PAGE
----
How to Upgrade or Add High-Demand E-Books to Your Collection: Tips and Best Practices


Upgrading or adding high-demand e-books in libraries is essential for staying relevant, meeting user expectations, supporting academic endeavors, and embracing the benefits of digital technology in the information age.

In this video, Director of Product Management for EBSCO eBooks, Emma Waecker, presents how to maximize your library's budget by identifying and taking advantage of upgrade opportunities in EBSCO eBook Manager.

This video demonstrates:

  • How to import a list of ISBNs to view eBooks available for an upgrade
  • How to use eBook Manager facets to view Turnaways and eBooks available as DRM-Free
  • How to complete an upgrade purchase in EBSCOhost Collection Manager (ECM)

Learn more about EBSCO eBook Manager by viewing our guide.
Check out additional training videos here.

Ready to take control? Go to EBSCO eBook Manager.

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How to Upgrade or Add High-Demand E-Books to Your Collection: Tips and Best Practices

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Hello, I'm Emma Waecker, Director of Product Management for EBSCO eBooks. I'm excited to walk through an overview of how to maximize your library's budget by easily upgrading e-books already in your collection within eBook Manager. As a refresher, eBook Manager is a workflow management solution within EBSCOhost Collection Manager or ECM. eBook Manager gives you control over your library's e-book collection in a single feature-rich interface. As usage of your e-book collection increases over time, you may wish to upgrade the number of copies available for some e-books in your collection to meet current or anticipated demand, such as e-books experiencing high numbers of turnaways or e-books that will be used in an upcoming course assignment or campus-wide read-a-long initiative. eBook Manager can help you quickly identify which e-books in your collection have seen significant unmet demand and which are available for upgrade. It also supports a quick and easy path to completing that upgrade purchase. Let's walk this through in eBook Manager. We'll start out by searching for a list of ISBNs that may have come from faculty members or subject area liaisons, for example. In the eBook Manager My Collection area, I can use the ISBN list option to search for those ISBNs in my collection. I'll paste in these ISBNs and the results that come back represent what I have in my collection matching those ISBNs. As a reminder, I can only upgrade e-books that are owned by my institution. Shared e-books cannot be upgraded by accessing libraries. From here, I will facet on DRM-free available and sort the results by turnaways descending so I can see which e-books are in highest demand and if I can acquire them DRM-free to offer users the most flexible and simple user experience with that e-book. I can see that four e-books I searched for are available DRM-free, so let's walk through an upgrade for one of those titles. I will click the link for the first e-book, which has 12 turnaways. This brings me to ECM, where I can see the upgrade pricing for my library, which discounts the higher model prices based on the model I already own. From here, I can add the DRM-free unlimited user copy to my ECM cart or if I’d rather purchase in GOBI, I can click the “Find on GOBI” link on the ECM detail page and make my purchase in GOBI. Once the e-book is in my ECM cart, it's a quick and easy checkout process and now I have a DRM-free unlimited user copy of that e-book available for my patrons. This video demonstrated how to import a list of ISBNs to view e-books available for an upgrade, how to use eBook Manager facets to view turnaways and e-books available as DRM-free, and how to complete an upgrade purchase in EBSCOhost Collection Manager. I hope this session on identifying and upgrading e-books was helpful. eBook Manager is a fantastic tool to enhance your library workflows. For more information and links to additional videos in the series, please reach out to your EBSCO rep or search the web for EBSCO eBook Manager. Thanks for watching.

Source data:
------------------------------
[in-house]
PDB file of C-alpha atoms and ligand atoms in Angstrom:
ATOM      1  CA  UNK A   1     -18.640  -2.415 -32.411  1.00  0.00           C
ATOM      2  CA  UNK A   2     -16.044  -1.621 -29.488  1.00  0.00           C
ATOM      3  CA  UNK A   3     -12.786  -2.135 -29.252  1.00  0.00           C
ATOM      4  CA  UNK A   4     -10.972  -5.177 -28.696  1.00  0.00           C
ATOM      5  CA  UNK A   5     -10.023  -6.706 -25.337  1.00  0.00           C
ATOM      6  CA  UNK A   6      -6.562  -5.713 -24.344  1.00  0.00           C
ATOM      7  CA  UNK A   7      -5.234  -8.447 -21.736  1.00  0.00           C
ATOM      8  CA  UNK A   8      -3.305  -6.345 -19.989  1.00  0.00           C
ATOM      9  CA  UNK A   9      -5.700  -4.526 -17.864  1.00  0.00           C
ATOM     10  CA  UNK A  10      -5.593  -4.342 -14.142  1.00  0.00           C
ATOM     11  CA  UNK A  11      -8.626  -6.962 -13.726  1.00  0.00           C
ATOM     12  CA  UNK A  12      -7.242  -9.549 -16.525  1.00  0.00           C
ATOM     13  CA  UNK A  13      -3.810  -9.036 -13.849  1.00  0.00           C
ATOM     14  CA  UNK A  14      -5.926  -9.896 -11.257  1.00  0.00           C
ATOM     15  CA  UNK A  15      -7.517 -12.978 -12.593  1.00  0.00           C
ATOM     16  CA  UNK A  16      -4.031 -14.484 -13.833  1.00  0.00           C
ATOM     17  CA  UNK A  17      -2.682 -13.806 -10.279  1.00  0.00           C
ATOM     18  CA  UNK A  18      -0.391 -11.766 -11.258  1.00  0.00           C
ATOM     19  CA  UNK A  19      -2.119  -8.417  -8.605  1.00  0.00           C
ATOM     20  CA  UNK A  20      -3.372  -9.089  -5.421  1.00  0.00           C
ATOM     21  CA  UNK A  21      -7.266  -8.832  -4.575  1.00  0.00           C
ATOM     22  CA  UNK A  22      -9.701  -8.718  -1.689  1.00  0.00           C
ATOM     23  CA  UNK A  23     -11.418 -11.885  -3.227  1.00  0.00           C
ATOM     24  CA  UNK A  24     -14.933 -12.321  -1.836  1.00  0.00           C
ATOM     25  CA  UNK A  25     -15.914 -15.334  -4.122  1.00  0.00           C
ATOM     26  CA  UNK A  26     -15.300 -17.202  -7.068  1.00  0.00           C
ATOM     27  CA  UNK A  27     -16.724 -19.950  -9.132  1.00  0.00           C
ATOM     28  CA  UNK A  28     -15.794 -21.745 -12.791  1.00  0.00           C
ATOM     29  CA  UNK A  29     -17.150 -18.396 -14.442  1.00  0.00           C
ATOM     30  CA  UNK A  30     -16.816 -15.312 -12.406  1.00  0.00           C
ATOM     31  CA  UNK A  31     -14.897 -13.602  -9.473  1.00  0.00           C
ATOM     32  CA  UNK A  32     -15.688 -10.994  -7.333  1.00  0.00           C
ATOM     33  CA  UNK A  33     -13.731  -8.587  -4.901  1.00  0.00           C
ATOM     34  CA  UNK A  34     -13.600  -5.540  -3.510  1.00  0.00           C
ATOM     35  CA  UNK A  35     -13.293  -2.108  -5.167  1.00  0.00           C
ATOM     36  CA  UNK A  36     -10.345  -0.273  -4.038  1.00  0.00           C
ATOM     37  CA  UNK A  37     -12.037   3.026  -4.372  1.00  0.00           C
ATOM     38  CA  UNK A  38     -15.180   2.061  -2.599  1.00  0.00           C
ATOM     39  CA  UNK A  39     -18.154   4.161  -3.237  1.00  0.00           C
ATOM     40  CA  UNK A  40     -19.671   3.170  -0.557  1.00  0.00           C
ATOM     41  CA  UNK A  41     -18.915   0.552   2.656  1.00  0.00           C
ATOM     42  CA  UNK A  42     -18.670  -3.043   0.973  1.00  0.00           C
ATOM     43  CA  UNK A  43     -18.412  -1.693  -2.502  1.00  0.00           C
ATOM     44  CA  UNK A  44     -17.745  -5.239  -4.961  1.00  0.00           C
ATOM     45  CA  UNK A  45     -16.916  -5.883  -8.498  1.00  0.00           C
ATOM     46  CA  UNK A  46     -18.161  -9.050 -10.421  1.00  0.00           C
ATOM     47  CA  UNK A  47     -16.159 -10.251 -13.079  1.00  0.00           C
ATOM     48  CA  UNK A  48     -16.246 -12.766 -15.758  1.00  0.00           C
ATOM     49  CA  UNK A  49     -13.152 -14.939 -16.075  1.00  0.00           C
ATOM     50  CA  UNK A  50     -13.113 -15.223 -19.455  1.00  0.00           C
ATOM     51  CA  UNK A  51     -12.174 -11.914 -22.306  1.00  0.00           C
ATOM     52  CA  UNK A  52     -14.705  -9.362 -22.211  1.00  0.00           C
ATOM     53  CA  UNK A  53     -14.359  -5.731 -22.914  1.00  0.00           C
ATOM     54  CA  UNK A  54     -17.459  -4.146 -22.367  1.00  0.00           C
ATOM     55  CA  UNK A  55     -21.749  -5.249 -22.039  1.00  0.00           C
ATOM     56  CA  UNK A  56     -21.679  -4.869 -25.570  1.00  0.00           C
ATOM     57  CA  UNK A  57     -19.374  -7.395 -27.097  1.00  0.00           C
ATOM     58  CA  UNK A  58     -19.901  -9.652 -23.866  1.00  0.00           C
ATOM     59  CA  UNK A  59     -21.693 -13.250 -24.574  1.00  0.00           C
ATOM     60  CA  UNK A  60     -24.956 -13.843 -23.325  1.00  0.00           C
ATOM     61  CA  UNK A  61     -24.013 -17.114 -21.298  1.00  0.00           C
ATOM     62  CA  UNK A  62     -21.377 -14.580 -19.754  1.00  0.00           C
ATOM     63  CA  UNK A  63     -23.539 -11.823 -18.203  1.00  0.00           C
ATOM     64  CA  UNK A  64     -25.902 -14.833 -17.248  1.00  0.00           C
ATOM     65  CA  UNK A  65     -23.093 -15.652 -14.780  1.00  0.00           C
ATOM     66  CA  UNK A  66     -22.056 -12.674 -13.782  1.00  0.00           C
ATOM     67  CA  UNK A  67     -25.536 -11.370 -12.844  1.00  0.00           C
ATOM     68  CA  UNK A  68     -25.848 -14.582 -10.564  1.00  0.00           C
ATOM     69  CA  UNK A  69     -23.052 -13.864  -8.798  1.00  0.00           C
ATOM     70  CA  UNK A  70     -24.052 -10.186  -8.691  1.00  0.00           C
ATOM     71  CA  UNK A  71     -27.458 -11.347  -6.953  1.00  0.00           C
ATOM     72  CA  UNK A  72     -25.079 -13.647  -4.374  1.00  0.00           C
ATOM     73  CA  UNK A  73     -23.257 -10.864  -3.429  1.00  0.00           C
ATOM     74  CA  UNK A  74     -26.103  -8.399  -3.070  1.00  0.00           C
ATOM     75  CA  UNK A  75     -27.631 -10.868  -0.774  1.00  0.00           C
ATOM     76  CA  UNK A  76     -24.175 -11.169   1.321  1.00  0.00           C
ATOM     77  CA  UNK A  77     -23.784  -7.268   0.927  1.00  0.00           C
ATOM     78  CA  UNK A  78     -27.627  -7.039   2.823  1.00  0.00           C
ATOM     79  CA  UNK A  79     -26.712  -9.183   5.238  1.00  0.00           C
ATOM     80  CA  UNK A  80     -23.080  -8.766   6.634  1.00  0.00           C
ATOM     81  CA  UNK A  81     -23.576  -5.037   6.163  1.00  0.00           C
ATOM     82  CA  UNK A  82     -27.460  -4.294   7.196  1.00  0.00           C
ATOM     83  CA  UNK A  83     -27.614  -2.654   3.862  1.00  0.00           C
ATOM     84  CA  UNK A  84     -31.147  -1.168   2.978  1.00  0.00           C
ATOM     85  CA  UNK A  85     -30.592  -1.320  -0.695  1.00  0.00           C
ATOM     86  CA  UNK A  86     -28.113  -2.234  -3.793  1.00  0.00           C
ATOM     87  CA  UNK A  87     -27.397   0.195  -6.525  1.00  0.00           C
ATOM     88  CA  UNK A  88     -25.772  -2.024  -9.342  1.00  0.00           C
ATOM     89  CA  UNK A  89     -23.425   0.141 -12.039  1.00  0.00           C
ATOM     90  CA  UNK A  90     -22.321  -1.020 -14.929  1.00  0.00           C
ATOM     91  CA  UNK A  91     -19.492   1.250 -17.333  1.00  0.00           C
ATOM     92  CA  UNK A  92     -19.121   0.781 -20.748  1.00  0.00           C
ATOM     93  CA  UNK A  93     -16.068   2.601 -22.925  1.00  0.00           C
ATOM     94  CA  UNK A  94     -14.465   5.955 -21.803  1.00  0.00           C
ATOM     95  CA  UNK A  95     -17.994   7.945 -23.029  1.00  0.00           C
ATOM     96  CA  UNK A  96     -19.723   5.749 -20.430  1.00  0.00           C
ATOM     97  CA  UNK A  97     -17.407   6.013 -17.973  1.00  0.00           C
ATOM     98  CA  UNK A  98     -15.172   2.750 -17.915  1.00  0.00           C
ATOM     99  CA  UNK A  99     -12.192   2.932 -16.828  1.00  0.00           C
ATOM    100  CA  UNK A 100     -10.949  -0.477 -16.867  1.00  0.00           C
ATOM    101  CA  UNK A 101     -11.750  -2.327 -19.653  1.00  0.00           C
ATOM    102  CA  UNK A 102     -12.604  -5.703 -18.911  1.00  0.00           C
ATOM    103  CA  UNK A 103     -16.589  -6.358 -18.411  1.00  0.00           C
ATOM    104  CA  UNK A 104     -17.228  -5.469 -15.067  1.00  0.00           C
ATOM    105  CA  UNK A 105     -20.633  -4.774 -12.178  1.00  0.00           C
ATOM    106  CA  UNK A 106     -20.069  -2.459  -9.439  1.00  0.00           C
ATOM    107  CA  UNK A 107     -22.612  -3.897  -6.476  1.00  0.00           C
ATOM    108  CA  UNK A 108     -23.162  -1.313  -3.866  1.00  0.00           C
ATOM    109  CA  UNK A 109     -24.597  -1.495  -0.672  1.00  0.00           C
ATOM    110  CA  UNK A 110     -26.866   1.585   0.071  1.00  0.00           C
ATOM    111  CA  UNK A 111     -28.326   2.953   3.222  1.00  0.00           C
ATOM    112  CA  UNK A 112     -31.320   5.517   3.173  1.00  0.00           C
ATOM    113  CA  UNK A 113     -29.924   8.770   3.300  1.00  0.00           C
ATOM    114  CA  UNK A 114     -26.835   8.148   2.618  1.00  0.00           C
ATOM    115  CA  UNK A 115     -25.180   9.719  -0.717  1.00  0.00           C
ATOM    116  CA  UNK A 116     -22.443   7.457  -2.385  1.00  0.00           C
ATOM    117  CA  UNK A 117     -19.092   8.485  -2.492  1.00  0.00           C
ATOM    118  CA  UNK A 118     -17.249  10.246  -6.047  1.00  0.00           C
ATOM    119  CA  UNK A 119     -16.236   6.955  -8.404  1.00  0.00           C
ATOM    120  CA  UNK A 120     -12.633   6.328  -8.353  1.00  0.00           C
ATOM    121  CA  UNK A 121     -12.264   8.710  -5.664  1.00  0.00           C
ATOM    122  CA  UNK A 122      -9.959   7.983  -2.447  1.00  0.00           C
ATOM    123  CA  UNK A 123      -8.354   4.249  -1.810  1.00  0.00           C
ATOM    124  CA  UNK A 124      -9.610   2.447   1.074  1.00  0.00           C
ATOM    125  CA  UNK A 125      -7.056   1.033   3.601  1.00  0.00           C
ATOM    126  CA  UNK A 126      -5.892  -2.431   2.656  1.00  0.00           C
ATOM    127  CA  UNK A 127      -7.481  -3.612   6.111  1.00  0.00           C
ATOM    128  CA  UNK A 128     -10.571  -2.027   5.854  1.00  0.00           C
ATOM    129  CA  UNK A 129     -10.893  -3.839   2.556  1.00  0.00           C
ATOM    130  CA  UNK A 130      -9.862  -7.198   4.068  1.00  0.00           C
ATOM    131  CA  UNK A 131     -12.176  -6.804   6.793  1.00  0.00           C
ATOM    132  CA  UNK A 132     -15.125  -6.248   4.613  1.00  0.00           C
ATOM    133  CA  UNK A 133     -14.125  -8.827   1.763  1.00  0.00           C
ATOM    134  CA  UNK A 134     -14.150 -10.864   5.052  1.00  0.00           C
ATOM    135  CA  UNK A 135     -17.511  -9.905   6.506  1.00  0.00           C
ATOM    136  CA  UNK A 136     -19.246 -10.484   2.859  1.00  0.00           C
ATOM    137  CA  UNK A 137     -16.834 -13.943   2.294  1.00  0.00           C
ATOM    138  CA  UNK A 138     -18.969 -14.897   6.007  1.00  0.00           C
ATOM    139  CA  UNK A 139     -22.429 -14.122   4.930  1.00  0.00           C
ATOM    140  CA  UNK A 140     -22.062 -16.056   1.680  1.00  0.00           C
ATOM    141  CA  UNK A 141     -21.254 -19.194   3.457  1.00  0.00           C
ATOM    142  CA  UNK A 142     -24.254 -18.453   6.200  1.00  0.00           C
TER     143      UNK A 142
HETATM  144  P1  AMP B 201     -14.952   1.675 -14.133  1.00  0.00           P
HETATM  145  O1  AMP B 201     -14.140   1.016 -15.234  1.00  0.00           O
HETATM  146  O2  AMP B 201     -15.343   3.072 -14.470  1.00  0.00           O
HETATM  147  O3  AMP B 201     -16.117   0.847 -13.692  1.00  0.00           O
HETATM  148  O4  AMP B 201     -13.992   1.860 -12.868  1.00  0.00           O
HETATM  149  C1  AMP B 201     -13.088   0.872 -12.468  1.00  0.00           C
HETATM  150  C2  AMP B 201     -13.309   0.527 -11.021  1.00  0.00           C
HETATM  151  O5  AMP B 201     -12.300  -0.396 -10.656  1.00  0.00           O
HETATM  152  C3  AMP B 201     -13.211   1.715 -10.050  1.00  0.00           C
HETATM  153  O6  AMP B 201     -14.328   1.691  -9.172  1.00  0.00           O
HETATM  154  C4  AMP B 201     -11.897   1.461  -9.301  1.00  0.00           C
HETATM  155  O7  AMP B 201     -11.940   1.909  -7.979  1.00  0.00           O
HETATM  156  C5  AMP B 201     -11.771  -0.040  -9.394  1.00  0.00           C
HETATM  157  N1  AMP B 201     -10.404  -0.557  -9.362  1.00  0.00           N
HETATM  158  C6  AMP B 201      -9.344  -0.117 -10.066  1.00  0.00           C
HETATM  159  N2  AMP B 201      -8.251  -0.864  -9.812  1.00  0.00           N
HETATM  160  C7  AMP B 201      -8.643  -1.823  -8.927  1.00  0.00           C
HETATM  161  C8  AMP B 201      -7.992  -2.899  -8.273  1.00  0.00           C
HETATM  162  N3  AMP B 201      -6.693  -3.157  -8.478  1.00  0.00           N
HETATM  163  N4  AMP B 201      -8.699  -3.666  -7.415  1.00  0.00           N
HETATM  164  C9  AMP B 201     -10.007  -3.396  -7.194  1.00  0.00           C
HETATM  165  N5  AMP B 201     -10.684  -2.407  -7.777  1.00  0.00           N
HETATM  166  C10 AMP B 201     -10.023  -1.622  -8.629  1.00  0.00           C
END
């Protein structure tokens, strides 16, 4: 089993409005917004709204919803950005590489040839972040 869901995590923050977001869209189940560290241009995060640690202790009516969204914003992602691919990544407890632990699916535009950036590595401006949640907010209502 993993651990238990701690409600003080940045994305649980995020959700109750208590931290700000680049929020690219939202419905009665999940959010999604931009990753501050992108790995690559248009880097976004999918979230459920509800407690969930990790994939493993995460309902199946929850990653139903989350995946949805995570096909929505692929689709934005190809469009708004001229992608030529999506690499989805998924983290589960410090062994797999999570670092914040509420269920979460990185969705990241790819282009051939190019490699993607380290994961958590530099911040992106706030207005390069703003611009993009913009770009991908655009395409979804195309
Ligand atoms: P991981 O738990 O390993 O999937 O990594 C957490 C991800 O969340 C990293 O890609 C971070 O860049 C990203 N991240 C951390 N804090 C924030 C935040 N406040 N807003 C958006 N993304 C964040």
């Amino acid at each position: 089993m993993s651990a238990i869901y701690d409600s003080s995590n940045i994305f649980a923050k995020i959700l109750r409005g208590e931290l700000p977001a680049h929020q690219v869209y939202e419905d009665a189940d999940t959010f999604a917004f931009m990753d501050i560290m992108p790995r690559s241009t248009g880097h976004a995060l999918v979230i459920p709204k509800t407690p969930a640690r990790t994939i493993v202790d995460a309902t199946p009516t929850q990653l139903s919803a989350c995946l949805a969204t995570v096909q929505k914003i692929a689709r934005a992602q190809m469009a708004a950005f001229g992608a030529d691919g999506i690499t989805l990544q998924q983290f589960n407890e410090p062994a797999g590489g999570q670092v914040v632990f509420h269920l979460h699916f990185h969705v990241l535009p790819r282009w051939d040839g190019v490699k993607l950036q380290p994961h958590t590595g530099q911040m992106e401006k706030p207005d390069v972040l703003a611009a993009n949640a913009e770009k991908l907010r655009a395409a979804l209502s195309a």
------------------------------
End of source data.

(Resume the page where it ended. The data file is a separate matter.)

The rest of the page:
Transcripts are generated using a combination of speech recognition software and human transcribers, and may contain errors.